If we think about consensus protocols from the perspective of the identities of the network participants we can arrive to some fascinating conclusions:
· Thesis 1: In a sufficiently decentralized system, identity assertions about a subject can be validated based on the consensus of different parties instead of on the target subject.
A corollary of the previous thesis tells us that identity and decentralization act as opposing forces in a consensus model. In other words:
· Thesis 2: The need for consensus in a decentralized network decreases linearly as the number of identities of the participants increases.
One of the important differences of security token transactions compared to mainstream blockchain interactions is that in the former the identities of the participants are well-know. Having an identity layer simplifies and, in some cases, removes the need for computationally expensive consensus mechanisms at the security token level.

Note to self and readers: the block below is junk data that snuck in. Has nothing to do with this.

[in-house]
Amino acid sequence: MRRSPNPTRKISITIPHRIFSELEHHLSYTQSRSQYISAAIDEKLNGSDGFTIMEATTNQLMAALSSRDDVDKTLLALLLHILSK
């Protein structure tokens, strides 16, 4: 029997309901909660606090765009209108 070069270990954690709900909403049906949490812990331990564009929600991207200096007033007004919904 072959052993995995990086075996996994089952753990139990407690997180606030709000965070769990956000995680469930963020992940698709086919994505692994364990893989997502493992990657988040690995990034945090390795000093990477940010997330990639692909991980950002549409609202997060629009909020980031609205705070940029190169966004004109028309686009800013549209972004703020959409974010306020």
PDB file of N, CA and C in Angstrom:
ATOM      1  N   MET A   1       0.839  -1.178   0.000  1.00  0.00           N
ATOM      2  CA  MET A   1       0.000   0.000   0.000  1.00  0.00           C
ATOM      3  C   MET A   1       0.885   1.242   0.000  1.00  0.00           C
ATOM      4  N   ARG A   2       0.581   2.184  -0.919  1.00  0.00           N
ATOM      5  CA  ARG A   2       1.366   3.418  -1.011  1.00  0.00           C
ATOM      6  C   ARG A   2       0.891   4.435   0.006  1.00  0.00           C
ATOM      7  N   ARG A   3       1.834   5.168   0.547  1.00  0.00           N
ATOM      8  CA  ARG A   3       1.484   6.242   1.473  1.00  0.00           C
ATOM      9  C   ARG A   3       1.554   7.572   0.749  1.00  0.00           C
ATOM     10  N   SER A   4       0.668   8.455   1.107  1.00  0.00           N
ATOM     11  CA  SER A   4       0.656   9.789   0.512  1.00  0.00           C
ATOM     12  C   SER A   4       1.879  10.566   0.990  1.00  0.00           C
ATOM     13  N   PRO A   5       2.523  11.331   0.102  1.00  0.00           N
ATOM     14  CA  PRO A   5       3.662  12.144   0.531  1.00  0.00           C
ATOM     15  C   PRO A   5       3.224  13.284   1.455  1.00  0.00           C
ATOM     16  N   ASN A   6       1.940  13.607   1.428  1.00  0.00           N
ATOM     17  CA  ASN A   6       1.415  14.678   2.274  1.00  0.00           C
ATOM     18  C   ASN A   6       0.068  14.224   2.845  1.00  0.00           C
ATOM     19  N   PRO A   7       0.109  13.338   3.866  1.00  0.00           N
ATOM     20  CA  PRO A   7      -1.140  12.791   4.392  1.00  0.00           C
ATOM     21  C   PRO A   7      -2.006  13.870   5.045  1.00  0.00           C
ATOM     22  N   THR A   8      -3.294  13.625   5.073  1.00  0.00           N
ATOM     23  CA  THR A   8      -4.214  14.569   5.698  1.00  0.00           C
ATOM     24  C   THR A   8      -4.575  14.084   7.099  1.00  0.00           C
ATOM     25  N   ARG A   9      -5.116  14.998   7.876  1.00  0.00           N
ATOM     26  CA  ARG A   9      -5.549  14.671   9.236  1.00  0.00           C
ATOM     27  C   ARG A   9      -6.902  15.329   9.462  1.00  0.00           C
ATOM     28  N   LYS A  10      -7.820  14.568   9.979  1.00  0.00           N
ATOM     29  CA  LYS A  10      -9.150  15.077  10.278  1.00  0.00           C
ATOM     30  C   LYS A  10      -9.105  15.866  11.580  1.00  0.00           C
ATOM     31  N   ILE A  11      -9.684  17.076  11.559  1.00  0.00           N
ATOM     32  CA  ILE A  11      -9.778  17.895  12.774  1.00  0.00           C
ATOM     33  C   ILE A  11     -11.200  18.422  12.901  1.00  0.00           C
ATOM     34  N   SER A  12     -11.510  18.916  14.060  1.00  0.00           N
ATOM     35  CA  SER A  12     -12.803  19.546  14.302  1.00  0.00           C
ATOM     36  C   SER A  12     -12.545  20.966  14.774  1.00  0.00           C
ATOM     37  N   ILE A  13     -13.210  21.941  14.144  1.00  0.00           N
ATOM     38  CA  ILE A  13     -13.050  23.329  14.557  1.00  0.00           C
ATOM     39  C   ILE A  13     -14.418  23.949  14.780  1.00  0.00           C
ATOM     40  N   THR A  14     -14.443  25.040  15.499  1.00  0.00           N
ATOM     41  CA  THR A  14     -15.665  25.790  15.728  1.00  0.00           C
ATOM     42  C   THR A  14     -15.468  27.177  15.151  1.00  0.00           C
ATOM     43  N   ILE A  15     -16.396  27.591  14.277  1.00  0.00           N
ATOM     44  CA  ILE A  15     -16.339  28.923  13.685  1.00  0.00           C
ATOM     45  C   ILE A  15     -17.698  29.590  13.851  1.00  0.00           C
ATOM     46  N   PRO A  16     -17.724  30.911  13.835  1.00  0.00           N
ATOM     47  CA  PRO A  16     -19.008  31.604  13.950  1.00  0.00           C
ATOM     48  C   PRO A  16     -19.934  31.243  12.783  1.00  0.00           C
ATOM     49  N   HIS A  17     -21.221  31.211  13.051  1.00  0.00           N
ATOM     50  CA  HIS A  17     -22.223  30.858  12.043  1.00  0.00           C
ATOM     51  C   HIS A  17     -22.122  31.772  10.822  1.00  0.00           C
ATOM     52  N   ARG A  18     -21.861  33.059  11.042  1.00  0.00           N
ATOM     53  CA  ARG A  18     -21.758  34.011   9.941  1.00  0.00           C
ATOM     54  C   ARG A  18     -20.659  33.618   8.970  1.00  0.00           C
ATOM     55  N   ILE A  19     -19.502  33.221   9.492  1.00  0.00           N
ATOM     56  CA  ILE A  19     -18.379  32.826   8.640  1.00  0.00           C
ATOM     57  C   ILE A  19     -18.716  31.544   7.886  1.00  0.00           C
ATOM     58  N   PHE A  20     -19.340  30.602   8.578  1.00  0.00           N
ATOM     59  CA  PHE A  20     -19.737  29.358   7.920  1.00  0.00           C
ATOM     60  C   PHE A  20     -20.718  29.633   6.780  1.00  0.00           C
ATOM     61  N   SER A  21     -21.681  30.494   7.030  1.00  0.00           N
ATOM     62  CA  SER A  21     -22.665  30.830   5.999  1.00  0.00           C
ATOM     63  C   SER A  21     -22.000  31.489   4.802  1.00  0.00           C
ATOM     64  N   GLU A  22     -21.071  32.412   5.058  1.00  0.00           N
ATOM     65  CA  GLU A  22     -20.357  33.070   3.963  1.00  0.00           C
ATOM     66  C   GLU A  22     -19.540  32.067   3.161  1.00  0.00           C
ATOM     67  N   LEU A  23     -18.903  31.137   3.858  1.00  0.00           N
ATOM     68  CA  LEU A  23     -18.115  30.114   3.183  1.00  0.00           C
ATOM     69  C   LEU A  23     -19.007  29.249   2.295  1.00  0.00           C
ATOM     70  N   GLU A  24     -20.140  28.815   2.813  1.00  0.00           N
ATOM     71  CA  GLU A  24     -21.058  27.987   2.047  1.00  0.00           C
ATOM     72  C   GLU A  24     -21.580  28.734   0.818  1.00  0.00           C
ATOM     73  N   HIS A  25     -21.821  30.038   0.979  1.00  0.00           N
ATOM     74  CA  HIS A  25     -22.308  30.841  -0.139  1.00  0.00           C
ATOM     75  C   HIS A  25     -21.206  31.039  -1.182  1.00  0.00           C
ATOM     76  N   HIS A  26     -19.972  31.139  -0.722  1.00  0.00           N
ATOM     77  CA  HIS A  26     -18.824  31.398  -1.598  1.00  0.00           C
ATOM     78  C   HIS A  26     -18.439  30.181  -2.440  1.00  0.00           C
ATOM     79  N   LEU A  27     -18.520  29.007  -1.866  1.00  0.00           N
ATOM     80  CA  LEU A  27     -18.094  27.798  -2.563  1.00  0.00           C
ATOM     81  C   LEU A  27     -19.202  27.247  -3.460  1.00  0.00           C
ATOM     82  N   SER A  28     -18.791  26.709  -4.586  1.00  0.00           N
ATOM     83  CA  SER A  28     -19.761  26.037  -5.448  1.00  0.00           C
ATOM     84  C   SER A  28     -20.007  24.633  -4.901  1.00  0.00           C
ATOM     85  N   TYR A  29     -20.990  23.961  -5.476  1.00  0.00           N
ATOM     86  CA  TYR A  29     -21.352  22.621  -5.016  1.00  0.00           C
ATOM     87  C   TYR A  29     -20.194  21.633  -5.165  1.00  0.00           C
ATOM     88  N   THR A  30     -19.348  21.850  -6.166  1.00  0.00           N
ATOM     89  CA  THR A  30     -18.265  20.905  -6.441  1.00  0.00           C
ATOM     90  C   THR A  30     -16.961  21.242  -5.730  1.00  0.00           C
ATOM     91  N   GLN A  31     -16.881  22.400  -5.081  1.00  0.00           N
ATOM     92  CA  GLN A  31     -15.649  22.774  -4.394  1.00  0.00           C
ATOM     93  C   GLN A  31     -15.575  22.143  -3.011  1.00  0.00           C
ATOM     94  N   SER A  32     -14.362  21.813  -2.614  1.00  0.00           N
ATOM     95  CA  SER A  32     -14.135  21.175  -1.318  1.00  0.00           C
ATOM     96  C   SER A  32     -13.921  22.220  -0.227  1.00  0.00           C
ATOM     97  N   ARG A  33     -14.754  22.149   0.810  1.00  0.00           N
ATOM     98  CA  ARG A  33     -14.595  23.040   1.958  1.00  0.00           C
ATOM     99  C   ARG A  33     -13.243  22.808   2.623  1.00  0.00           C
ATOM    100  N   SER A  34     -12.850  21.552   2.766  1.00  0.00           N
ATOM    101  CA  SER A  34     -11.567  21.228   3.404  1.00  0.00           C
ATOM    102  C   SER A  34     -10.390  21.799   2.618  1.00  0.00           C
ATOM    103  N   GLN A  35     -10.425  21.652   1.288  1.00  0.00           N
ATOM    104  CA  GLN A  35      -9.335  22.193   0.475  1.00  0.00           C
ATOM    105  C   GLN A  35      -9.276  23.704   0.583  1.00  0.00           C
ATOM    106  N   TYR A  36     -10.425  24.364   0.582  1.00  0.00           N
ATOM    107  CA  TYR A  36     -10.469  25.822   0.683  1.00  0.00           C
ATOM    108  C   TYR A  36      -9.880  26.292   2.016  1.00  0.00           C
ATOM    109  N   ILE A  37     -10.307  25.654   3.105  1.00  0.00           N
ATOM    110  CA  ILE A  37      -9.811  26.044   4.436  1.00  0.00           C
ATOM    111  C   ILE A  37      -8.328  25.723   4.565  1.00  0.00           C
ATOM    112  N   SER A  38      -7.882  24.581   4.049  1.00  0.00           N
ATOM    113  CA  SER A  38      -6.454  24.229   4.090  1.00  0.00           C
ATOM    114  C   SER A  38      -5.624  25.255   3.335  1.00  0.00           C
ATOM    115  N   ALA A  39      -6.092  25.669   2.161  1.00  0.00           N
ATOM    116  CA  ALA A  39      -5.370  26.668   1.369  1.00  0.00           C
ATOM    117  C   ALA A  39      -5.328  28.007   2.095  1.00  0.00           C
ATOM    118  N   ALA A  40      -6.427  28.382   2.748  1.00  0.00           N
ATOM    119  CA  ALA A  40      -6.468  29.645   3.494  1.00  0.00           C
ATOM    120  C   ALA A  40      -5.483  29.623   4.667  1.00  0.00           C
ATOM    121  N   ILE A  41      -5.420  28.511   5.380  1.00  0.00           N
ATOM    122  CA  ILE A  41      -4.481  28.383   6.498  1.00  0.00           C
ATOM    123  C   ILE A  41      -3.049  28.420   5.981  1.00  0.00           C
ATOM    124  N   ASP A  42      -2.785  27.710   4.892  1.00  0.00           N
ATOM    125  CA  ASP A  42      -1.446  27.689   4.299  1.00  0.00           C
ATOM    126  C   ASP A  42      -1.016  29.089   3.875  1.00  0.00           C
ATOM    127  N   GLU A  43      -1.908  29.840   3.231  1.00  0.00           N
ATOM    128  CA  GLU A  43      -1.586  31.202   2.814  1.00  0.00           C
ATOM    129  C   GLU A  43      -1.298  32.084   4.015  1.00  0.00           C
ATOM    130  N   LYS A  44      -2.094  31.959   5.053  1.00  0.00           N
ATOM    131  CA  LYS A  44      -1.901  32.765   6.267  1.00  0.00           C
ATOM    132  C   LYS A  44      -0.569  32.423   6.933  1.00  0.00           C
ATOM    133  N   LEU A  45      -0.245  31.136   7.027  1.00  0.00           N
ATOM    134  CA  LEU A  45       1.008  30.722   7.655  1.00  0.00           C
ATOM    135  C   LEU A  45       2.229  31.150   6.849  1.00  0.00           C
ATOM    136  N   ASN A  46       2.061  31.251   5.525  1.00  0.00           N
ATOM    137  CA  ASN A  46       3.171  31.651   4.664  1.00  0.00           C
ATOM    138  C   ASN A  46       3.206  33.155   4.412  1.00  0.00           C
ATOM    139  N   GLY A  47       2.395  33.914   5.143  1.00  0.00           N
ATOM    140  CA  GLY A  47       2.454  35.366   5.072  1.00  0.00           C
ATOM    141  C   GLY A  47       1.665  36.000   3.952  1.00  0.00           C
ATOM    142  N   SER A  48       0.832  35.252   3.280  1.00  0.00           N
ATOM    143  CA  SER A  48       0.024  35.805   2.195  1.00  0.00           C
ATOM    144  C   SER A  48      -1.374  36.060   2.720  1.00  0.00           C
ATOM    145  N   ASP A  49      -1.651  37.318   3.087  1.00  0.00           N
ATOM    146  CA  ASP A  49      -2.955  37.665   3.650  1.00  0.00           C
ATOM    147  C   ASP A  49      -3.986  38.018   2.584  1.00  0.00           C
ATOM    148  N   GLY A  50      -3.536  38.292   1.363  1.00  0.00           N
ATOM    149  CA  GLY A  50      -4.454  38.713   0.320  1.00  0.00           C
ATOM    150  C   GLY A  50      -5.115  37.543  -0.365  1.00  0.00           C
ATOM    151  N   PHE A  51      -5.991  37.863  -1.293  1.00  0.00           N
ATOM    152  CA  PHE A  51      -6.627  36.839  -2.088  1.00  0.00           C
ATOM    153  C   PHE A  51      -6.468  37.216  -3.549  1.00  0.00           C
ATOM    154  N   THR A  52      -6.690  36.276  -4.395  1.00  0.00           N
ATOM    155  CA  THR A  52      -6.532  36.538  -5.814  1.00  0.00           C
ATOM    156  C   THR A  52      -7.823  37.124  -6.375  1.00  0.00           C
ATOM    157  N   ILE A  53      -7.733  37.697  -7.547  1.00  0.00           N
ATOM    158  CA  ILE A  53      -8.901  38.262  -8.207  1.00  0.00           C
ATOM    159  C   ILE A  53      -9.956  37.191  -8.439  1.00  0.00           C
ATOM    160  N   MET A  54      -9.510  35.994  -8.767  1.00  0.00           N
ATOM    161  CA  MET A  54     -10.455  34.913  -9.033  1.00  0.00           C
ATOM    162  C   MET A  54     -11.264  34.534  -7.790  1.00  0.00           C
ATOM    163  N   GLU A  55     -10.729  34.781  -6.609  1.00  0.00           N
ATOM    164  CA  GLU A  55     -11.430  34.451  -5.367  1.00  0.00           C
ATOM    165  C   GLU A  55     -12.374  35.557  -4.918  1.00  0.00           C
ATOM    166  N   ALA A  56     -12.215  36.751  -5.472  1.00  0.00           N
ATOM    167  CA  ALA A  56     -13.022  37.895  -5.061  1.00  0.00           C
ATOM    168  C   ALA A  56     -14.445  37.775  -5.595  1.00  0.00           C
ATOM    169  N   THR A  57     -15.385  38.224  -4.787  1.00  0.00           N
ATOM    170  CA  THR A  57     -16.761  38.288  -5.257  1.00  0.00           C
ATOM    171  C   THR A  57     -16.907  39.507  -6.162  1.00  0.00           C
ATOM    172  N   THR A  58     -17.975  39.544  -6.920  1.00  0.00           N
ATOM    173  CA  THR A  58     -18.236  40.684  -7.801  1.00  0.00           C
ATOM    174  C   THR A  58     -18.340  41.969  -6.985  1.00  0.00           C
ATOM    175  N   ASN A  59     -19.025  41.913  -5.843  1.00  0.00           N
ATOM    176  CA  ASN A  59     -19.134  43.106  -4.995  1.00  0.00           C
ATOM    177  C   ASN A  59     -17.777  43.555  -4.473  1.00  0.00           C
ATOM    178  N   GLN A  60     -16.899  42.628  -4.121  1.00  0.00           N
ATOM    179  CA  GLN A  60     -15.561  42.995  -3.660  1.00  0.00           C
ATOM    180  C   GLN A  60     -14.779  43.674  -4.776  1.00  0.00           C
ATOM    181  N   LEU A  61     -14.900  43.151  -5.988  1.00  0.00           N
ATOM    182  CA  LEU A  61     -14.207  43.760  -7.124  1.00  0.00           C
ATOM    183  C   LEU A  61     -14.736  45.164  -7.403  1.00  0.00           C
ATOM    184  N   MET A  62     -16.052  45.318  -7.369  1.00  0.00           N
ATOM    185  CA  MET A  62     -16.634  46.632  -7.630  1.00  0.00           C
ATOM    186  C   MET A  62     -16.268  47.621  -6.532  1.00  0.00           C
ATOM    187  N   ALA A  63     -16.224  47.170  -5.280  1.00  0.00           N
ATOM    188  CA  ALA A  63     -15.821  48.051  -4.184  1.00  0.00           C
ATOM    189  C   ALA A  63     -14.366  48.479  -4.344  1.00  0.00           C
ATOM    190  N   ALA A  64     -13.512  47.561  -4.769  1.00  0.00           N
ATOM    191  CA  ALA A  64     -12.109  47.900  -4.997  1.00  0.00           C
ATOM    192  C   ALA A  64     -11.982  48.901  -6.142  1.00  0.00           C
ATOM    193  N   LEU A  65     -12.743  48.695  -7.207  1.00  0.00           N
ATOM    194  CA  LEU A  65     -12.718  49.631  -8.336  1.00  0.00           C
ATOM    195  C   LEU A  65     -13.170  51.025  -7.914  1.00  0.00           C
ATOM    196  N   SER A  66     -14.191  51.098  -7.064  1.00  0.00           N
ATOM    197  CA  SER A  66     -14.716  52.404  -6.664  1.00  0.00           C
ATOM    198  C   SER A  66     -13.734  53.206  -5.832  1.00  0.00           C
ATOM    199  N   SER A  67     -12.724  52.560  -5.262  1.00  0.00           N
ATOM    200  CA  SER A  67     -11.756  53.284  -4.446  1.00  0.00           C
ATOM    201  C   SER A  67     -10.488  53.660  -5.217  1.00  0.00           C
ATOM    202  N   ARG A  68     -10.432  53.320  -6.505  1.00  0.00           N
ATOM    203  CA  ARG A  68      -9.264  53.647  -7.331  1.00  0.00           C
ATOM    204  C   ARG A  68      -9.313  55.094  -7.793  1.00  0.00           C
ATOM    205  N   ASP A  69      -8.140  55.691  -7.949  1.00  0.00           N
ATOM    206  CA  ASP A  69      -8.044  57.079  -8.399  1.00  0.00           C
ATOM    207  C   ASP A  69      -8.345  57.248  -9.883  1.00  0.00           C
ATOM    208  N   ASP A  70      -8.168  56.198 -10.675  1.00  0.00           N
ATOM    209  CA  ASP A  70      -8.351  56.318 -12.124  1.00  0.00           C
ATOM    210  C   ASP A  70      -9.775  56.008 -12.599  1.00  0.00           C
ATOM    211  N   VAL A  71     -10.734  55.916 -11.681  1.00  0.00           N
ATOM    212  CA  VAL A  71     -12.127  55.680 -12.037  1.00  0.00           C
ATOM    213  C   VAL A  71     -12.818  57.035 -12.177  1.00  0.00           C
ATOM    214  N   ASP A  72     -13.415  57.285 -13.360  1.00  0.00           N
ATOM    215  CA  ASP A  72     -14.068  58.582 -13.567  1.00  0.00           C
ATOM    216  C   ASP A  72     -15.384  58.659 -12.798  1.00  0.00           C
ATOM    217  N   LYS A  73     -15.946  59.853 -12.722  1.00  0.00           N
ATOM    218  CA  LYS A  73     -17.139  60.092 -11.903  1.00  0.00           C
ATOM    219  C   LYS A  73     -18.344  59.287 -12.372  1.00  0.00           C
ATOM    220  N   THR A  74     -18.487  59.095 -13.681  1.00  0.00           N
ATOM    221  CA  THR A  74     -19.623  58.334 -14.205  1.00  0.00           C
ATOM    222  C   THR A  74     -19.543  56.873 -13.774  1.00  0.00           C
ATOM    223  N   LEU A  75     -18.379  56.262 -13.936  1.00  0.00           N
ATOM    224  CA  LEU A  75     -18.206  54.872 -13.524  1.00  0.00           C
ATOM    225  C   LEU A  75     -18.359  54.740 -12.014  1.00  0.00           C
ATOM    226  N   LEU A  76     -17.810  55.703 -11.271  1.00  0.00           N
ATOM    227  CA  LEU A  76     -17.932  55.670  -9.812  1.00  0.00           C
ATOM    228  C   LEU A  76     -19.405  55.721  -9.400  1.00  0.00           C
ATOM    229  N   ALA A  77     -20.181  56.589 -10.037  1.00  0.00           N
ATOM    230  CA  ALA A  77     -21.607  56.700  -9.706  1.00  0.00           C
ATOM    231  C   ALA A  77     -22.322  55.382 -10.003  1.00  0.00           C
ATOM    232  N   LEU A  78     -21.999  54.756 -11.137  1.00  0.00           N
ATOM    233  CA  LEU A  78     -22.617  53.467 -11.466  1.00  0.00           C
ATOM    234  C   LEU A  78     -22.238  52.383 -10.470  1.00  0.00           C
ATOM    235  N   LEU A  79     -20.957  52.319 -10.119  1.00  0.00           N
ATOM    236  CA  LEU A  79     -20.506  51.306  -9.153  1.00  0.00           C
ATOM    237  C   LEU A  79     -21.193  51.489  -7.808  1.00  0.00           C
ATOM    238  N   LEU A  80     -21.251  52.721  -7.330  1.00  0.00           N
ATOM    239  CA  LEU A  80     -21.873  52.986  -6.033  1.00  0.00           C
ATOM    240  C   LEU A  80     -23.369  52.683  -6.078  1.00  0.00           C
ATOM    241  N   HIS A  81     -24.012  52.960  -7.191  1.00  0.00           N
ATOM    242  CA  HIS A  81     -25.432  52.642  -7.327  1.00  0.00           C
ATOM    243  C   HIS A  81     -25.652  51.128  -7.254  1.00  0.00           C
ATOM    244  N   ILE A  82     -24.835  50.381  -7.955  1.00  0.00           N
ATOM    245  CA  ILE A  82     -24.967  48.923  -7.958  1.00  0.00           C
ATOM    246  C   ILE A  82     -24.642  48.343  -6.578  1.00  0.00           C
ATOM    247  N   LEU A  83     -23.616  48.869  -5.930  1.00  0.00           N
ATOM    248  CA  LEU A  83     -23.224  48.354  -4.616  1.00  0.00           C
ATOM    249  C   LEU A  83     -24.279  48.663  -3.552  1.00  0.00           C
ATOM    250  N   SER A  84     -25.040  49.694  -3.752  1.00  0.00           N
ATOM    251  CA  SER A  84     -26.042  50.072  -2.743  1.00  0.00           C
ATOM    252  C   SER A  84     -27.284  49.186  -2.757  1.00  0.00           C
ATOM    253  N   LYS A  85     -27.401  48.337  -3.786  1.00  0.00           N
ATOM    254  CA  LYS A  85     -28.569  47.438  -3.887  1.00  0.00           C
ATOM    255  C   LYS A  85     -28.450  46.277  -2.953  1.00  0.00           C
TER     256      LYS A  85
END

So here is where I think the proponents of security token blockchains are walking a very fine line. If we live in an ecosystem in which all the identities of the participants are known, then you can make the case that we don’t need any form of decentralized consensus and, if that’s the case, do we really need blockchains at all or just some form of immutable ledgers? Using a politicians approach, I think the answer is somewhere in the middle.
· Thesis 3: A security token network should rely on a decentralized consensus protocol between validators whose identities are well-known and their reputation can be validated in the network.